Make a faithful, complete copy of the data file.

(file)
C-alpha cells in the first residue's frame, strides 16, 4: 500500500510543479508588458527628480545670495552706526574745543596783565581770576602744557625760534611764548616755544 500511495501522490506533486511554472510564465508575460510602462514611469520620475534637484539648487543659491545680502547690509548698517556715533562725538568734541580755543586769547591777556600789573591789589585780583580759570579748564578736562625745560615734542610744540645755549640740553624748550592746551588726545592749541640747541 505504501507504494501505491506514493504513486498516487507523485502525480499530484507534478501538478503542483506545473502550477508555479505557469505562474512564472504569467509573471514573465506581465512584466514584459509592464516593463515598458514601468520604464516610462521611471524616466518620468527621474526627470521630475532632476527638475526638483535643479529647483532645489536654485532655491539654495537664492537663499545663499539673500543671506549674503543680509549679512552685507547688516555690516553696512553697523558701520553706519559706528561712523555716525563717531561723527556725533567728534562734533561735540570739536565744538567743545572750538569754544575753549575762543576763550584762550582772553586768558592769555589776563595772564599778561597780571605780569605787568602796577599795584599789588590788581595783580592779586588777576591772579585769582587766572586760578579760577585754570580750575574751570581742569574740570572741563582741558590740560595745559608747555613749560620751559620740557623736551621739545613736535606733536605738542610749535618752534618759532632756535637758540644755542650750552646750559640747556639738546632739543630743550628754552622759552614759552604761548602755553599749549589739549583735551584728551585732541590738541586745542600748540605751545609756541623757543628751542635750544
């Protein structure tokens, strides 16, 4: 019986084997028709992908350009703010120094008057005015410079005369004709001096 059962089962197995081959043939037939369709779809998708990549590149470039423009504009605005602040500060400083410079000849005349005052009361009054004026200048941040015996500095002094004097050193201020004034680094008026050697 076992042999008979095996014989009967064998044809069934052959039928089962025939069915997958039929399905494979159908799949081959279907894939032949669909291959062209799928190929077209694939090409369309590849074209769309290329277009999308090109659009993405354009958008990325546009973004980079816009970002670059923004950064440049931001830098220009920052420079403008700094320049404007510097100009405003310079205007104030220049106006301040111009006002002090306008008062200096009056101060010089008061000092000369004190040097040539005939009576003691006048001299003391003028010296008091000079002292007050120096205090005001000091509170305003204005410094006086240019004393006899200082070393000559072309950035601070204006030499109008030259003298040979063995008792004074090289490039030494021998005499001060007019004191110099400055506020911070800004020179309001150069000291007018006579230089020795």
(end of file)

C-alpha cells in the first residue's frame, strides 16, 4: 500500500510543479508588458527628480545670495552706526574745543596783565581770576602744557625760534611764548616755544 500511495501522490506533486511554472510564465508575460510602462514611469520620475534637484539648487543659491545680502547690509548698517556715533562725538568734541580755543586769547591777556600789573591789589585780583580759570579748564578736562625745560615734542610744540645755549640740553624748550592746551588726545592749541640747541 505504501507504494501505491506514493504513486498516487507523485502525480499530484507534478501538478503542483506545473502550477508555479505557469505562474512564472504569467509573471514573465506581465512584466514584459509592464516593463515598458514601468520604464516610462521611471524616466518620468527621474526627470521630475532632476527638475526638483535643479529647483532645489536654485532655491539654495537664492537663499545663499539673500543671506549674503543680509549679512552685507547688516555690516553696512553697523558701520553706519559706528561712523555716525563717531561723527556725533567728534562734533561735540570739536565744538567743545572750538569754544575753549575762543576763550584762550582772553586768558592769555589776563595772564599778561597780571605780569605787568602796577599795584599789588590788581595783580592779586588777576591772579585769582587766572586760578579760577585754570580750575574751570581742569574740570572741563582741558590740560595745559608747555613749560620751559620740557623736551621739545613736535606733536605738542610749535618752534618759532632756535637758540644755542650750552646750559640747556639738546632739543630743550628754552622759552614759552604761548602755553599749549589739549583735551584728551585732541590738541586745542600748540605751545609756541623757543628751542635750544
């Protein structure tokens, strides 16, 4: 019986084997028709992908350009703010120094008057005015410079005369004709001096 059962089962197995081959043939037939369709779809998708990549590149470039423009504009605005602040500060400083410079000849005349005052009361009054004026200048941040015996500095002094004097050193201020004034680094008026050697 076992042999008979095996014989009967064998044809069934052959039928089962025939069915997958039929399905494979159908799949081959279907894939032949669909291959062209799928190929077209694939090409369309590849074209769309290329277009999308090109659009993405354009958008990325546009973004980079816009970002670059923004950064440049931001830098220009920052420079403008700094320049404007510097100009405003310079205007104030220049106006301040111009006002002090306008008062200096009056101060010089008061000092000369004190040097040539005939009576003691006048001299003391003028010296008091000079002292007050120096205090005001000091509170305003204005410094006086240019004393006899200082070393000559072309950035601070204006030499109008030259003298040979063995008792004074090289490039030494021998005499001060007019004191110099400055506020911070800004020179309001150069000291007018006579230089020795």